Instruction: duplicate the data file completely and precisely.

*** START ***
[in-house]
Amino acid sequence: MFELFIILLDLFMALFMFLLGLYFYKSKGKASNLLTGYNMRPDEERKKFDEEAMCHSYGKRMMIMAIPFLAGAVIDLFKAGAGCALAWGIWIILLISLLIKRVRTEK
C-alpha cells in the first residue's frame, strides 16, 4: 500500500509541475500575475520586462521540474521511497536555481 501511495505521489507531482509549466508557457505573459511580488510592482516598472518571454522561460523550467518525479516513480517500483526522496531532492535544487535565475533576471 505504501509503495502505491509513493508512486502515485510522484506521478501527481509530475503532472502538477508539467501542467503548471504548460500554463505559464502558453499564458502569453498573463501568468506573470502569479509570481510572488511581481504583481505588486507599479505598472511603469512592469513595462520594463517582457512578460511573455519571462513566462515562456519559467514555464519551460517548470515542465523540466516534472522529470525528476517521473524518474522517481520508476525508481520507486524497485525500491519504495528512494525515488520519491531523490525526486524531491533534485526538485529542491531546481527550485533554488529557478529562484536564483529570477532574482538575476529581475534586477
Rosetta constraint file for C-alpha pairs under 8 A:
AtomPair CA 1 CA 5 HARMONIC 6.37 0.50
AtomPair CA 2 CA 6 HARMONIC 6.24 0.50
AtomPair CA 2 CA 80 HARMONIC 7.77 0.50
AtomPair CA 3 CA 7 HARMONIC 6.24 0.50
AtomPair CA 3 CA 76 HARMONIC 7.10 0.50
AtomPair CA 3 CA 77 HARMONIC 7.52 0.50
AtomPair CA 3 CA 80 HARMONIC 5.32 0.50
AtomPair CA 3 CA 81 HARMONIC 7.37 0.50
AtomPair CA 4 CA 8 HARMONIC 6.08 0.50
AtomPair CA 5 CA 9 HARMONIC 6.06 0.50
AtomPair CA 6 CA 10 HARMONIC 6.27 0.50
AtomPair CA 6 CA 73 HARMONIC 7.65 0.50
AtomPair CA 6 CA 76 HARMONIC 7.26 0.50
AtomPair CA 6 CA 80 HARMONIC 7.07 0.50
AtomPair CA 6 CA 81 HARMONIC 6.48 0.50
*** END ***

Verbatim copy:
[in-house]
Amino acid sequence: MFELFIILLDLFMALFMFLLGLYFYKSKGKASNLLTGYNMRPDEERKKFDEEAMCHSYGKRMMIMAIPFLAGAVIDLFKAGAGCALAWGIWIILLISLLIKRVRTEK
C-alpha cells in the first residue's frame, strides 16, 4: 500500500509541475500575475520586462521540474521511497536555481 501511495505521489507531482509549466508557457505573459511580488510592482516598472518571454522561460523550467518525479516513480517500483526522496531532492535544487535565475533576471 505504501509503495502505491509513493508512486502515485510522484506521478501527481509530475503532472502538477508539467501542467503548471504548460500554463505559464502558453499564458502569453498573463501568468506573470502569479509570481510572488511581481504583481505588486507599479505598472511603469512592469513595462520594463517582457512578460511573455519571462513566462515562456519559467514555464519551460517548470515542465523540466516534472522529470525528476517521473524518474522517481520508476525508481520507486524497485525500491519504495528512494525515488520519491531523490525526486524531491533534485526538485529542491531546481527550485533554488529557478529562484536564483529570477532574482538575476529581475534586477
Rosetta constraint file for C-alpha pairs under 8 A:
AtomPair CA 1 CA 5 HARMONIC 6.37 0.50
AtomPair CA 2 CA 6 HARMONIC 6.24 0.50
AtomPair CA 2 CA 80 HARMONIC 7.77 0.50
AtomPair CA 3 CA 7 HARMONIC 6.24 0.50
AtomPair CA 3 CA 76 HARMONIC 7.10 0.50
AtomPair CA 3 CA 77 HARMONIC 7.52 0.50
AtomPair CA 3 CA 80 HARMONIC 5.32 0.50
AtomPair CA 3 CA 81 HARMONIC 7.37 0.50
AtomPair CA 4 CA 8 HARMONIC 6.08 0.50
AtomPair CA 5 CA 9 HARMONIC 6.06 0.50
AtomPair CA 6 CA 10 HARMONIC 6.27 0.50
AtomPair CA 6 CA 73 HARMONIC 7.65 0.50
AtomPair CA 6 CA 76 HARMONIC 7.26 0.50
AtomPair CA 6 CA 80 HARMONIC 7.07 0.50
AtomPair CA 6 CA 81 HARMONIC 6.48 0.50